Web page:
How California Grew a Service Corps Larger Than the Peace Corps - The World News

How California Grew a Service Corps Larger Than the Peace Corps

In 2023, President Biden announced the American Climate Corps, a program to employ thousands of young people to fight global warming. Many of those jobs, like starting community gardens or installing solar panels, began this summer.

Broadly, the idea of the government putting citizens to work comes from the Civilian Conservation Corps, the New Deal program that gave jobs to young men during the Great Depression.

But Biden’s program also takes direct inspiration from California, which in 2020 began the California Climate Action Corps to pay residents to do a year of projects focusing on fire prevention work, planting trees and reducing food waste. Nearly 1,000 people have been through the program so far.

“California, particularly on climate, likes to be a leader, and I think in this case they were indeed a leader,” John Podesta, Biden’s adviser on clean energy who heads the American Climate Corps, told Fox 11 last year. He called the California program a “model for what we’re doing here.”

California Volunteers, a commission on public service, started the California climate corps as part of a suite of service-based initiatives. Before Gov. Gavin Newsom’s administration, the commission mainly just administered the state’s federal AmeriCorps funding.

The California Service Corps includes the climate jobs program as well as California College Corps, which began in 2022 and offers $10,000 in tuition subsidies to low-income college students in exchange for part-time work on climate change, food insecurity and tutoring programs. And there’s the Youth Job Corps, which employs underserved young people in community service.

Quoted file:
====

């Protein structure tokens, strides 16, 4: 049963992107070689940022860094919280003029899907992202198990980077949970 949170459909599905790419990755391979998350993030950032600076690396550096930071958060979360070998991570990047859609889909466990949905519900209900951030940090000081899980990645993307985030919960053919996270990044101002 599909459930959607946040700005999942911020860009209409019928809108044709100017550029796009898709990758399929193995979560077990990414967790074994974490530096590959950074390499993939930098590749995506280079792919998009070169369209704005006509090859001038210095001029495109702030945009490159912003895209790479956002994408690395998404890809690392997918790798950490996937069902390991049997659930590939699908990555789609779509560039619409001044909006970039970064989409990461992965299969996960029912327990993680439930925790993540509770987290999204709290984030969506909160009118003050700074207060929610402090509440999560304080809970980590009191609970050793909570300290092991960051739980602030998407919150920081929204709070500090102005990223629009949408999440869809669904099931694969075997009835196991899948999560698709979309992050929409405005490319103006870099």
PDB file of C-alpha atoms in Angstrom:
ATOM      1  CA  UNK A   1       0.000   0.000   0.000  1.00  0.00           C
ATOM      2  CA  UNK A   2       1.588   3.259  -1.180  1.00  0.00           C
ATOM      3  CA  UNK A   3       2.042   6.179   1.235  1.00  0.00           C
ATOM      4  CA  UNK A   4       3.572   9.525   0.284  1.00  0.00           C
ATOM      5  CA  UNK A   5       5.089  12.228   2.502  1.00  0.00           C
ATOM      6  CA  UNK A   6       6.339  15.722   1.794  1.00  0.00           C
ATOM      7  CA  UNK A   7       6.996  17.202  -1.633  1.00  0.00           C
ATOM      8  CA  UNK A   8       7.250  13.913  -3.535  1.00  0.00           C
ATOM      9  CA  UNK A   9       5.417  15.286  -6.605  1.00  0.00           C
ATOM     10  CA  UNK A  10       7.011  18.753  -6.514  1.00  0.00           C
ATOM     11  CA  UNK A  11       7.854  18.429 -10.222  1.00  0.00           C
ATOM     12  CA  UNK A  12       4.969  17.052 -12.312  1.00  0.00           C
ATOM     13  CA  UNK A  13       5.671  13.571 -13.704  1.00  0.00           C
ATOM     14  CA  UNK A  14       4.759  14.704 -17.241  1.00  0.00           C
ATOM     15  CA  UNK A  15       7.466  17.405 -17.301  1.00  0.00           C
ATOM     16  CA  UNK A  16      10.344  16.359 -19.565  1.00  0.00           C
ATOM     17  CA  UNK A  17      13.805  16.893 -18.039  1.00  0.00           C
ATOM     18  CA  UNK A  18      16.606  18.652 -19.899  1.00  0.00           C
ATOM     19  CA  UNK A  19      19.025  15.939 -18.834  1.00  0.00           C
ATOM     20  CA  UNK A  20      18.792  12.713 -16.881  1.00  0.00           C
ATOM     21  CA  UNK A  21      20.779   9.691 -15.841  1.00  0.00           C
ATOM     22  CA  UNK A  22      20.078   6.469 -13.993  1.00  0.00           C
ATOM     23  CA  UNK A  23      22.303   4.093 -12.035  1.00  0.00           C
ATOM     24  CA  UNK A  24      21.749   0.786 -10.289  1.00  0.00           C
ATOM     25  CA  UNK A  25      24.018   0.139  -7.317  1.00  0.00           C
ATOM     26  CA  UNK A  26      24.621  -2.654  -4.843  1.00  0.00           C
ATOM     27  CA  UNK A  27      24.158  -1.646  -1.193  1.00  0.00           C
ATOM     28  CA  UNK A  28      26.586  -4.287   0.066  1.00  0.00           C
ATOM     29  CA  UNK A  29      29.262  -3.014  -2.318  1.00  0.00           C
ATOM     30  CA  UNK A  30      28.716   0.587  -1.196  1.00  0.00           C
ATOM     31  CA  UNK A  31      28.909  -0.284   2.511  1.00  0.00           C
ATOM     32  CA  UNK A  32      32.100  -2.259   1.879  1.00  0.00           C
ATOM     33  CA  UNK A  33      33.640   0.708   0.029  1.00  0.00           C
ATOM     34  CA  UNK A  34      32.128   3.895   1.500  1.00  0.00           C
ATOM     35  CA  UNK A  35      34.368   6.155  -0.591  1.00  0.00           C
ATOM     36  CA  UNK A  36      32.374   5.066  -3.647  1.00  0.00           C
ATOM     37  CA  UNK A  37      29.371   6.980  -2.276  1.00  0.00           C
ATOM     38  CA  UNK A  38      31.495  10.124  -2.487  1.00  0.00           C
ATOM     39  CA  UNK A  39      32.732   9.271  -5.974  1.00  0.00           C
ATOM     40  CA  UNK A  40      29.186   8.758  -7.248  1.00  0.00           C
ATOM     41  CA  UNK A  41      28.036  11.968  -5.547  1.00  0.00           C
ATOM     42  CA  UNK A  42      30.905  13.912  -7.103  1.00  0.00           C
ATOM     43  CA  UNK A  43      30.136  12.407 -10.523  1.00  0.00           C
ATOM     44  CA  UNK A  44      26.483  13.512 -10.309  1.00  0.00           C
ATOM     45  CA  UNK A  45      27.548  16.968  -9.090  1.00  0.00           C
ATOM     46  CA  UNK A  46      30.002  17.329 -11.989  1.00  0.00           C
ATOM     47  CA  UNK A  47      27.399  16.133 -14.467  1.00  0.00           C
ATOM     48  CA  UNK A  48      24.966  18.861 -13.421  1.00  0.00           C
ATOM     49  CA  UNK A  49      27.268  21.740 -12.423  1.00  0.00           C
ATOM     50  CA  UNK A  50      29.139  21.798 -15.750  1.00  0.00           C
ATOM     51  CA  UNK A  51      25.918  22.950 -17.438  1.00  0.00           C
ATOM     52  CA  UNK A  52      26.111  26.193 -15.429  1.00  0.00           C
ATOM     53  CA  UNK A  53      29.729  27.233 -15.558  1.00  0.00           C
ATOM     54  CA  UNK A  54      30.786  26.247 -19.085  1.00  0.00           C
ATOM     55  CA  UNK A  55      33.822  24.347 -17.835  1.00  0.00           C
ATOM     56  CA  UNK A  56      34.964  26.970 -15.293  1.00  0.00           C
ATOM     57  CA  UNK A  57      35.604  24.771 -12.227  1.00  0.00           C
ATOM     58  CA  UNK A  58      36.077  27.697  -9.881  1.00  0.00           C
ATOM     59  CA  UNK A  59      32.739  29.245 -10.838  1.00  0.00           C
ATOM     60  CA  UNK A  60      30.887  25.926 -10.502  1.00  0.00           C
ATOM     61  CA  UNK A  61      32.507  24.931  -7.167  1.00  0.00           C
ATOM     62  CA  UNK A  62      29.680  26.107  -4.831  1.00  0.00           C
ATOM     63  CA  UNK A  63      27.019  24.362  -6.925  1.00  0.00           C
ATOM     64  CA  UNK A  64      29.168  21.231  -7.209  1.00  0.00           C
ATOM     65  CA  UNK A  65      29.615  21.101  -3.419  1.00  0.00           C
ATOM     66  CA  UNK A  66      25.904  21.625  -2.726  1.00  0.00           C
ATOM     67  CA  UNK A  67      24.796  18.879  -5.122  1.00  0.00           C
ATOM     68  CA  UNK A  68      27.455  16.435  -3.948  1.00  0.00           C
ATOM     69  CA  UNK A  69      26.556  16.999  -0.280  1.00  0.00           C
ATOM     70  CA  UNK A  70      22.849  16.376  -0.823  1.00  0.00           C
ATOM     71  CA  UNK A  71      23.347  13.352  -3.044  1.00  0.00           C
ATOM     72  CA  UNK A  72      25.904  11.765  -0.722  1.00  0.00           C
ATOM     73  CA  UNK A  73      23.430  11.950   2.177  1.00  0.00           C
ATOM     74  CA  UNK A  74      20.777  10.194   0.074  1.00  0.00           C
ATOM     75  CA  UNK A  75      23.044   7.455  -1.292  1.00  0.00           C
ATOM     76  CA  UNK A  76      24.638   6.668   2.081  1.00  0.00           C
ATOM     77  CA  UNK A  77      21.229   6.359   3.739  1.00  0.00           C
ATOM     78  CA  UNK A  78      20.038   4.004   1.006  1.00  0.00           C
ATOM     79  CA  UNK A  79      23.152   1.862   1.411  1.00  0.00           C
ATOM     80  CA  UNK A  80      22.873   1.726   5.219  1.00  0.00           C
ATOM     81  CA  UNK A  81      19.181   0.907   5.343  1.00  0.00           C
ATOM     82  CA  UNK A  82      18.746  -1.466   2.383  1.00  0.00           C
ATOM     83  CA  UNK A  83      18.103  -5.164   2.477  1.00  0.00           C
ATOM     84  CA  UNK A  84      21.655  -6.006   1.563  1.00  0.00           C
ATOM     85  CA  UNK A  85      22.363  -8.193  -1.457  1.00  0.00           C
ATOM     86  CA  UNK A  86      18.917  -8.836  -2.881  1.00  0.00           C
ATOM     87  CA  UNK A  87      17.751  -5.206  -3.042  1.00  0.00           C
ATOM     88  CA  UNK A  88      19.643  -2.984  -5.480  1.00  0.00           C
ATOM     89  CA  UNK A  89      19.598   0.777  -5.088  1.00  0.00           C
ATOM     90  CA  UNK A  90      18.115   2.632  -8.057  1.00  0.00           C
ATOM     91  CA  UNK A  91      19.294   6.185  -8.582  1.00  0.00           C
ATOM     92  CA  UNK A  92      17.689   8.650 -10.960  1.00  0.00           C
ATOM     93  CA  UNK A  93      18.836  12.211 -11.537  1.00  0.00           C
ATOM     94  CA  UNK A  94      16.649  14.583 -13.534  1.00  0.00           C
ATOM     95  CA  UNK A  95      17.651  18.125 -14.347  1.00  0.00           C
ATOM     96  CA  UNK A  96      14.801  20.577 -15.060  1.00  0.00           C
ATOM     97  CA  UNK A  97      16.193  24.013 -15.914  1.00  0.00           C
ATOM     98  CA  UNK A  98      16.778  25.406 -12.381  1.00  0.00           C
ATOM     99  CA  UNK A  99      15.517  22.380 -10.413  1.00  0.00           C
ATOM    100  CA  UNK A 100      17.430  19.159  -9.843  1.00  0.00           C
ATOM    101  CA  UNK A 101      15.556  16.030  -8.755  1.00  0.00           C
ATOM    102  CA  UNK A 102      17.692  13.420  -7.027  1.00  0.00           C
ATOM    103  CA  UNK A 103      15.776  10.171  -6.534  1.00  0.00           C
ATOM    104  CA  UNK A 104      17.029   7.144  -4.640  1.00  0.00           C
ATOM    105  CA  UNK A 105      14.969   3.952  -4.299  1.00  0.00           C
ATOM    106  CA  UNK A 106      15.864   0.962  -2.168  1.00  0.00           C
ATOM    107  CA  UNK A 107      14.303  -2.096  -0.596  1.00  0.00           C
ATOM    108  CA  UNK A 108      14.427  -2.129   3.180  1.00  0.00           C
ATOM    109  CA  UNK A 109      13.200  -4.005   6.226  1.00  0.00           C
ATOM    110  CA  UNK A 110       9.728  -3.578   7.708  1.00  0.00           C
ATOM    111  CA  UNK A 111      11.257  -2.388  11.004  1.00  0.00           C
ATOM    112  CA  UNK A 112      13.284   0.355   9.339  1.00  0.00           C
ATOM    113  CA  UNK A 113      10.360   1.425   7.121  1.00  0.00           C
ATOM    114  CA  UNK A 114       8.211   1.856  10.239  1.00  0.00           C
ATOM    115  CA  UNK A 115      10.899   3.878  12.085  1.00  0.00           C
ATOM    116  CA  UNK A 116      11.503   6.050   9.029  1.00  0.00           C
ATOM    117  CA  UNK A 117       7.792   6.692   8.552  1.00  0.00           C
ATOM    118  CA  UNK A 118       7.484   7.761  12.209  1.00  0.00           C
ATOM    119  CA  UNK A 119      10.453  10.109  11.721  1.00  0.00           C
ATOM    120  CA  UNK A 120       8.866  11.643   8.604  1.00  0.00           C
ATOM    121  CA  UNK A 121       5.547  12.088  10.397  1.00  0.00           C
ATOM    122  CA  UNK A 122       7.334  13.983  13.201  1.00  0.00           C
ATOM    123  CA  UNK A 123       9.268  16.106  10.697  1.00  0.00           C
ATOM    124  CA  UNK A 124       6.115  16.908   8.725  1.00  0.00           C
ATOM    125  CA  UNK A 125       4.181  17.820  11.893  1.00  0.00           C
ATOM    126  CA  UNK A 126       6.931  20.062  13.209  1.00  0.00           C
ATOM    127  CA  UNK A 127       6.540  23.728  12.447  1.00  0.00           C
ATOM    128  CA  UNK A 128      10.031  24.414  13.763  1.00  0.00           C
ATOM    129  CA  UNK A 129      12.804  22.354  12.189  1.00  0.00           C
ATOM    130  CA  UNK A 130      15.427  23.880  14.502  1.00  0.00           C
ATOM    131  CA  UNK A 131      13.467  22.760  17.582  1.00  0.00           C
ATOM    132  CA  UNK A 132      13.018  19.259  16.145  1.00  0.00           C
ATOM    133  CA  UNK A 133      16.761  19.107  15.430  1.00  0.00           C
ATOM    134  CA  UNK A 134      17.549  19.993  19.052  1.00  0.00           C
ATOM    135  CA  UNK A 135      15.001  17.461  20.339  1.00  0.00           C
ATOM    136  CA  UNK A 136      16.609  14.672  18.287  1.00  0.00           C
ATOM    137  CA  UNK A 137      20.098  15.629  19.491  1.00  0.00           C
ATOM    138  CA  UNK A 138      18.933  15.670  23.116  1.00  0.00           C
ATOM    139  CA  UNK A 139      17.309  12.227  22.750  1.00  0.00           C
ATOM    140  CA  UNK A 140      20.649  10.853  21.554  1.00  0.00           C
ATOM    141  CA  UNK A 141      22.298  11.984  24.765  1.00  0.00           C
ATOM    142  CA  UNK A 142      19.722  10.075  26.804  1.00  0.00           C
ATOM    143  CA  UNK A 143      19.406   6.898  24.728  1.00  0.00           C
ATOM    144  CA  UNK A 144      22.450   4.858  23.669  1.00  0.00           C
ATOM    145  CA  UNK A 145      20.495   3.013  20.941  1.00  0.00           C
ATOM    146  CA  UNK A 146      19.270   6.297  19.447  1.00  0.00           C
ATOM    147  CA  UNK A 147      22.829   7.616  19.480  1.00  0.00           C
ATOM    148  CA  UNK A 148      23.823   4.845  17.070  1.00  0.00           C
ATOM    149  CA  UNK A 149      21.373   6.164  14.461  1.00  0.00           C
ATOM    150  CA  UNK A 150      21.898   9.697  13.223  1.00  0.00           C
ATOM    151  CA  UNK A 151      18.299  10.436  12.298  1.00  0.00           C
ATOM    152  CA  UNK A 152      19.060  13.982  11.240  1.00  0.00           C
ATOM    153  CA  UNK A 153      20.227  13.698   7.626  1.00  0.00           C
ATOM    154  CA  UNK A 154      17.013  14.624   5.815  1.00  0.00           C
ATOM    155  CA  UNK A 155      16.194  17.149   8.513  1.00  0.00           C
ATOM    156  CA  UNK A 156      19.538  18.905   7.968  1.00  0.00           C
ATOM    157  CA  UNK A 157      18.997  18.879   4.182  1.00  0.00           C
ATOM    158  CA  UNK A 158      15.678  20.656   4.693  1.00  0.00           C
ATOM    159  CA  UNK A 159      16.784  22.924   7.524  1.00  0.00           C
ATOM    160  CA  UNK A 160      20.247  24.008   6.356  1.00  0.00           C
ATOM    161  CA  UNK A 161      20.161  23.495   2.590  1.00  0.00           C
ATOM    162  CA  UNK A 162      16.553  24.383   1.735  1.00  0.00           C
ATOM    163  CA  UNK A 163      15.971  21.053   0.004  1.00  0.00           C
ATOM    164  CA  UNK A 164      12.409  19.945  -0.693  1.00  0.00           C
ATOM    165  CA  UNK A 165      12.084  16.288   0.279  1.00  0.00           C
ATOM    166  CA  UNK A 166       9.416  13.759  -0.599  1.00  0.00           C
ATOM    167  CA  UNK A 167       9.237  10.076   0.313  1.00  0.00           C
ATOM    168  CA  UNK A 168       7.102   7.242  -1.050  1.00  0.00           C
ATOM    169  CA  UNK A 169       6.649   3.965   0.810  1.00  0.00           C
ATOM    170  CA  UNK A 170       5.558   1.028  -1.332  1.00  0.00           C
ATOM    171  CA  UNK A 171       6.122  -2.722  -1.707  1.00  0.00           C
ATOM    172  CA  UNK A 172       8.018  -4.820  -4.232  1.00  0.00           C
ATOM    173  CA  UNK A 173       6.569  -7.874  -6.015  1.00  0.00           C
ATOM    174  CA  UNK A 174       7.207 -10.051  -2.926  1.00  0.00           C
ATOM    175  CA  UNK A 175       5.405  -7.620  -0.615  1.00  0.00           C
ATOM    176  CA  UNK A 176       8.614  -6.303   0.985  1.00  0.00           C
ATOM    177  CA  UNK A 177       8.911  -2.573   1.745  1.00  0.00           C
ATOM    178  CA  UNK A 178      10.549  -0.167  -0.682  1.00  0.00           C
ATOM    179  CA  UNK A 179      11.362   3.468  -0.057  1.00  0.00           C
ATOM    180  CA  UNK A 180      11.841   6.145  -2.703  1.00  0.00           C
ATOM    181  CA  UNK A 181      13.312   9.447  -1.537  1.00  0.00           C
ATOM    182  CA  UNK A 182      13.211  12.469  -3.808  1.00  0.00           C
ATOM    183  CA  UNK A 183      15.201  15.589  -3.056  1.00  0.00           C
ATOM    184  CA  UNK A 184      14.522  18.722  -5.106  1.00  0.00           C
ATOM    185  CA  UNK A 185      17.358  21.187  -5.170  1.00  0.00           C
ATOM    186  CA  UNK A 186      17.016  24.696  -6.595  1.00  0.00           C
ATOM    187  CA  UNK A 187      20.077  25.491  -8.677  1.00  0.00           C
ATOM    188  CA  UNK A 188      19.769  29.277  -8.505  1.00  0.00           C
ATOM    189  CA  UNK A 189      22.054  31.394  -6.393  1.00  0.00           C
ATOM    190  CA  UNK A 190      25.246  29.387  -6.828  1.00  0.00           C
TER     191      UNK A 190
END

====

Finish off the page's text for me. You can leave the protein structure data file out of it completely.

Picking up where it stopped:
These programs, along with California’s longstanding AmeriCorps program, enroll 10,000 service members a year, making it the nation’s largest service force — even bigger than the Peace Corps, said Josh Fryday, the state’s chief service officer and head of California Volunteers.

Service “is an idea that’s deeply ingrained in America, but we haven’t invested in it in decades,” Fryday told me. “It’s something people want, and we have really big problems to solve.”

Fryday said that these jobs not only can help people prepare for careers and feel more connected to their communities, but can also fill holes in California’s work force. Amid an ongoing teacher shortage, many college corps fellows are tutoring and mentoring in low-income schools. The climate corps helps understaffed cities roll out the state’s mandatory composting law.

Currently, these programs cost around $260 million annually and are split roughly between state and federal dollars. Some of that federal money comes from pandemic stimulus funds that will soon run dry, meaning the state will have to take on additional costs to maintain them at their current size — a tall order given that the state is facing a multibillion-dollar deficit.

Newsom seems committed to the programs thus far, even staring down such a big shortfall. In his most recent budget proposal, he made only modest reductions to funding for the college corps and the youth service corps.

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The Los Angeles Public Library is kicking off its summer reading program with a new tote bag designed by a local artist, The LAist reports.

The bag, designed by Noor Sofi, features a young reader surrounded by music and art beneath a smiling sun. Readers can get the free tote, as well as a free book, when they sign up for the program. Members can earn additional prizes after logging a certain amount of hours reading or attending other activities.

The library is also offering other free resources, like passes to museums and cultural institutions.

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